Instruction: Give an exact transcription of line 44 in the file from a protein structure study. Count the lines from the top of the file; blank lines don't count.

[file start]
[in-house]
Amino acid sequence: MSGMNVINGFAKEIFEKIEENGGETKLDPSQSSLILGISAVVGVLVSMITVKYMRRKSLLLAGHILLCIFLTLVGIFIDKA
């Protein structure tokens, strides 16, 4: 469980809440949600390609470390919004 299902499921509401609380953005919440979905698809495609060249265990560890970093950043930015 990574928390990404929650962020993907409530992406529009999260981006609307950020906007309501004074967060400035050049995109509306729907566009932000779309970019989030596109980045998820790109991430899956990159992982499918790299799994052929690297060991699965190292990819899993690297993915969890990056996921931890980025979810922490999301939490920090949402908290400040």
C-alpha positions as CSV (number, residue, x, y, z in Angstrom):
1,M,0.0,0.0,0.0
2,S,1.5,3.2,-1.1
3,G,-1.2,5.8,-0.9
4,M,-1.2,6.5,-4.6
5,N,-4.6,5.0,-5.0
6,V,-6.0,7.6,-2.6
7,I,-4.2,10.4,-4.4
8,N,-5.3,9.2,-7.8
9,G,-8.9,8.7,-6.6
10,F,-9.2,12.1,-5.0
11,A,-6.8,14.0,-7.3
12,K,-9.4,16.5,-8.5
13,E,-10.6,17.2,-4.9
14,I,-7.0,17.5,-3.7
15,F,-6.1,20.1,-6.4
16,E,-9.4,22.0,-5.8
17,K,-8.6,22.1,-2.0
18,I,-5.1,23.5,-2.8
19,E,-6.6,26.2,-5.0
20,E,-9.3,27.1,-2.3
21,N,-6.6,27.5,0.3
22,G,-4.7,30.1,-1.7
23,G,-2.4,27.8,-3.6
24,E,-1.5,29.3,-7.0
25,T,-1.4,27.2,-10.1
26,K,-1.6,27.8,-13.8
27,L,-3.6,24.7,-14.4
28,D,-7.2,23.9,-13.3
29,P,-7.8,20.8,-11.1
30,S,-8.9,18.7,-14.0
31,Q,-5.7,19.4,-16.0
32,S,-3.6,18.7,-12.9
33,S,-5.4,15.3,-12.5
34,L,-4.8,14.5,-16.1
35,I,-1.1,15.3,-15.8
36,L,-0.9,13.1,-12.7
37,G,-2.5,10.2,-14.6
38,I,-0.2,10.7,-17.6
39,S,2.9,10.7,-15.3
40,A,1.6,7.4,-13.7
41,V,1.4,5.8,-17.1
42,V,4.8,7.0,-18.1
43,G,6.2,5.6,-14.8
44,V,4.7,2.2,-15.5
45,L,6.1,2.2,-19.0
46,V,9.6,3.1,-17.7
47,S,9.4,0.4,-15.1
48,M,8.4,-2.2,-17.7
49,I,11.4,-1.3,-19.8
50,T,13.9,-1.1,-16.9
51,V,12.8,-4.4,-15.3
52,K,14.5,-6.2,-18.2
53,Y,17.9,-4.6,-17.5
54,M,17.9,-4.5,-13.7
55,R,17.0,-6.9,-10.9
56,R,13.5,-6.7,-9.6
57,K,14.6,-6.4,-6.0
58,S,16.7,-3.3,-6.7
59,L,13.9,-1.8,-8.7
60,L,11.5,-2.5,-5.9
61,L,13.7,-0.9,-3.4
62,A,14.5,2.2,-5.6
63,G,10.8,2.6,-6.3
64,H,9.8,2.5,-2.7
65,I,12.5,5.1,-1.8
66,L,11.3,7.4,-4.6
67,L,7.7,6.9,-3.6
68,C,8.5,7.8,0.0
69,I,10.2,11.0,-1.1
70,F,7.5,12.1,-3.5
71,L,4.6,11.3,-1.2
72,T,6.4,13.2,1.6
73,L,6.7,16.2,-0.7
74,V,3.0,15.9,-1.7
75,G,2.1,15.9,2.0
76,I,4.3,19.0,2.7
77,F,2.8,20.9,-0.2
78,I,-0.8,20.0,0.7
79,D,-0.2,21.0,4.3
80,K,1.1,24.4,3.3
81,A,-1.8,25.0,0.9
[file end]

40,A,1.6,7.4,-13.7